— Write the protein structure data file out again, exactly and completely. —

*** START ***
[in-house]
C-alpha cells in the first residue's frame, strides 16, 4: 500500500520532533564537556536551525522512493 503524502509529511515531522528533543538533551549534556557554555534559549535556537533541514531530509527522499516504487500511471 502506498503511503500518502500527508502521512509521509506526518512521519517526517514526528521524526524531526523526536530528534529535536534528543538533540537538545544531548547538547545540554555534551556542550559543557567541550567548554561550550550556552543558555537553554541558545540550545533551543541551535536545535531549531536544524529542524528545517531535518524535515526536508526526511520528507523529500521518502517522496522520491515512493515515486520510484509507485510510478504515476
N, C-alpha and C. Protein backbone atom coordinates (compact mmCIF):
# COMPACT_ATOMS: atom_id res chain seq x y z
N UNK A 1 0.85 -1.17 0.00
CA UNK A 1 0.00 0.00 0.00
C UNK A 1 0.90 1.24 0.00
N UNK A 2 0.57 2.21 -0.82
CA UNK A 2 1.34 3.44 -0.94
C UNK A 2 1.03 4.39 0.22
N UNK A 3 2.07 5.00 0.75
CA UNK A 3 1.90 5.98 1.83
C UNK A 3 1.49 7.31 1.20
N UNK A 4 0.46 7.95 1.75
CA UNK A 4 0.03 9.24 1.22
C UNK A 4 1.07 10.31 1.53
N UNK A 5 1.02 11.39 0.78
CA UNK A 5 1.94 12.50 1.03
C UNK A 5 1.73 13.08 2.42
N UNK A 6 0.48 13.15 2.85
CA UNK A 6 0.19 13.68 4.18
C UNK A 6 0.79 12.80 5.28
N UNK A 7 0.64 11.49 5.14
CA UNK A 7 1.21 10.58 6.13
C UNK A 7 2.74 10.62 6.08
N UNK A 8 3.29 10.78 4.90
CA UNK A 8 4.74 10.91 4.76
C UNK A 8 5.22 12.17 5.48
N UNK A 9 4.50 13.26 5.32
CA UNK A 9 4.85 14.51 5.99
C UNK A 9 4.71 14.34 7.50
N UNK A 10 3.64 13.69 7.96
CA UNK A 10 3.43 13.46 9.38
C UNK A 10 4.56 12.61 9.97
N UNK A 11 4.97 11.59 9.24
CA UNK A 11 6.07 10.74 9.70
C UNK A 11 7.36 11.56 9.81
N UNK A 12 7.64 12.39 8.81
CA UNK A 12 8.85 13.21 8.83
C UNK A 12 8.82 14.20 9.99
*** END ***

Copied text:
[in-house]
C-alpha cells in the first residue's frame, strides 16, 4: 500500500520532533564537556536551525522512493 503524502509529511515531522528533543538533551549534556557554555534559549535556537533541514531530509527522499516504487500511471 502506498503511503500518502500527508502521512509521509506526518512521519517526517514526528521524526524531526523526536530528534529535536534528543538533540537538545544531548547538547545540554555534551556542550559543557567541550567548554561550550550556552543558555537553554541558545540550545533551543541551535536545535531549531536544524529542524528545517531535518524535515526536508526526511520528507523529500521518502517522496522520491515512493515515486520510484509507485510510478504515476
N, C-alpha and C. Protein backbone atom coordinates (compact mmCIF):
# COMPACT_ATOMS: atom_id res chain seq x y z
N UNK A 1 0.85 -1.17 0.00
CA UNK A 1 0.00 0.00 0.00
C UNK A 1 0.90 1.24 0.00
N UNK A 2 0.57 2.21 -0.82
CA UNK A 2 1.34 3.44 -0.94
C UNK A 2 1.03 4.39 0.22
N UNK A 3 2.07 5.00 0.75
CA UNK A 3 1.90 5.98 1.83
C UNK A 3 1.49 7.31 1.20
N UNK A 4 0.46 7.95 1.75
CA UNK A 4 0.03 9.24 1.22
C UNK A 4 1.07 10.31 1.53
N UNK A 5 1.02 11.39 0.78
CA UNK A 5 1.94 12.50 1.03
C UNK A 5 1.73 13.08 2.42
N UNK A 6 0.48 13.15 2.85
CA UNK A 6 0.19 13.68 4.18
C UNK A 6 0.79 12.80 5.28
N UNK A 7 0.64 11.49 5.14
CA UNK A 7 1.21 10.58 6.13
C UNK A 7 2.74 10.62 6.08
N UNK A 8 3.29 10.78 4.90
CA UNK A 8 4.74 10.91 4.76
C UNK A 8 5.22 12.17 5.48
N UNK A 9 4.50 13.26 5.32
CA UNK A 9 4.85 14.51 5.99
C UNK A 9 4.71 14.34 7.50
N UNK A 10 3.64 13.69 7.96
CA UNK A 10 3.43 13.46 9.38
C UNK A 10 4.56 12.61 9.97
N UNK A 11 4.97 11.59 9.24
CA UNK A 11 6.07 10.74 9.70
C UNK A 11 7.36 11.56 9.81
N UNK A 12 7.64 12.39 8.81
CA UNK A 12 8.85 13.21 8.83
C UNK A 12 8.82 14.20 9.99